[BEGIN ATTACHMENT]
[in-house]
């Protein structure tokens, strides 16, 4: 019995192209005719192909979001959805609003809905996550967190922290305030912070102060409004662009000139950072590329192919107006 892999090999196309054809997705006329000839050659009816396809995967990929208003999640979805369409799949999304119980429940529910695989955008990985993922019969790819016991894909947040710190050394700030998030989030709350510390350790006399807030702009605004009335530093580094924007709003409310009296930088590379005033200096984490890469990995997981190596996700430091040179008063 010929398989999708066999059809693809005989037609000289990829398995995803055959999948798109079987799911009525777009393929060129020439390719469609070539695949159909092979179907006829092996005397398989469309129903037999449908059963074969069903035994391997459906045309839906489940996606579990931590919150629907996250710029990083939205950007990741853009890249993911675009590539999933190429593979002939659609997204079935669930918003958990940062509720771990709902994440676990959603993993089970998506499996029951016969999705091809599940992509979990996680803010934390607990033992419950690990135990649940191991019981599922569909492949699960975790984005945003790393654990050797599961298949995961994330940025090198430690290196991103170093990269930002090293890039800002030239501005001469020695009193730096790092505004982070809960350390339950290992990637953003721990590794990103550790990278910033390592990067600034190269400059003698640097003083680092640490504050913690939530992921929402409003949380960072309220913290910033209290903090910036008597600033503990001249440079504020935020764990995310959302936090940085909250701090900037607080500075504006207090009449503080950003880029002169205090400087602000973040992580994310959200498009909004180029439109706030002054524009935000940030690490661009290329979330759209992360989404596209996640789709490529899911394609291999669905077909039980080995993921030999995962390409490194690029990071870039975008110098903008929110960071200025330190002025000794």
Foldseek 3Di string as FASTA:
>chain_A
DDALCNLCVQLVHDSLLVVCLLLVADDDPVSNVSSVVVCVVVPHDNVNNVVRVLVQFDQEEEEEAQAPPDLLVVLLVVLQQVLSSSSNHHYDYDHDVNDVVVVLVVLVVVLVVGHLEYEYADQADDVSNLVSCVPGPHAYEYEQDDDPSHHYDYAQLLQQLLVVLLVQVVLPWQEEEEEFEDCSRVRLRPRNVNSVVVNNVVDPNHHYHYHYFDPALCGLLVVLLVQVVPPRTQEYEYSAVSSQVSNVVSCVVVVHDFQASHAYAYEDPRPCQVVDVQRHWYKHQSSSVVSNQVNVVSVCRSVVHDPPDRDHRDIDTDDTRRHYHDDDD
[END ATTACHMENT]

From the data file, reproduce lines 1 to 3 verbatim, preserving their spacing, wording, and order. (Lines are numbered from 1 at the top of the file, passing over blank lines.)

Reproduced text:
[in-house]
């Protein structure tokens, strides 16, 4: 019995192209005719192909979001959805609003809905996550967190922290305030912070102060409004662009000139950072590329192919107006 892999090999196309054809997705006329000839050659009816396809995967990929208003999640979805369409799949999304119980429940529910695989955008990985993922019969790819016991894909947040710190050394700030998030989030709350510390350790006399807030702009605004009335530093580094924007709003409310009296930088590379005033200096984490890469990995997981190596996700430091040179008063 010929398989999708066999059809693809005989037609000289990829398995995803055959999948798109079987799911009525777009393929060129020439390719469609070539695949159909092979179907006829092996005397398989469309129903037999449908059963074969069903035994391997459906045309839906489940996606579990931590919150629907996250710029990083939205950007990741853009890249993911675009590539999933190429593979002939659609997204079935669930918003958990940062509720771990709902994440676990959603993993089970998506499996029951016969999705091809599940992509979990996680803010934390607990033992419950690990135990649940191991019981599922569909492949699960975790984005945003790393654990050797599961298949995961994330940025090198430690290196991103170093990269930002090293890039800002030239501005001469020695009193730096790092505004982070809960350390339950290992990637953003721990590794990103550790990278910033390592990067600034190269400059003698640097003083680092640490504050913690939530992921929402409003949380960072309220913290910033209290903090910036008597600033503990001249440079504020935020764990995310959302936090940085909250701090900037607080500075504006207090009449503080950003880029002169205090400087602000973040992580994310959200498009909004180029439109706030002054524009935000940030690490661009290329979330759209992360989404596209996640789709490529899911394609291999669905077909039980080995993921030999995962390409490194690029990071870039975008110098903008929110960071200025330190002025000794």
Foldseek 3Di string as FASTA: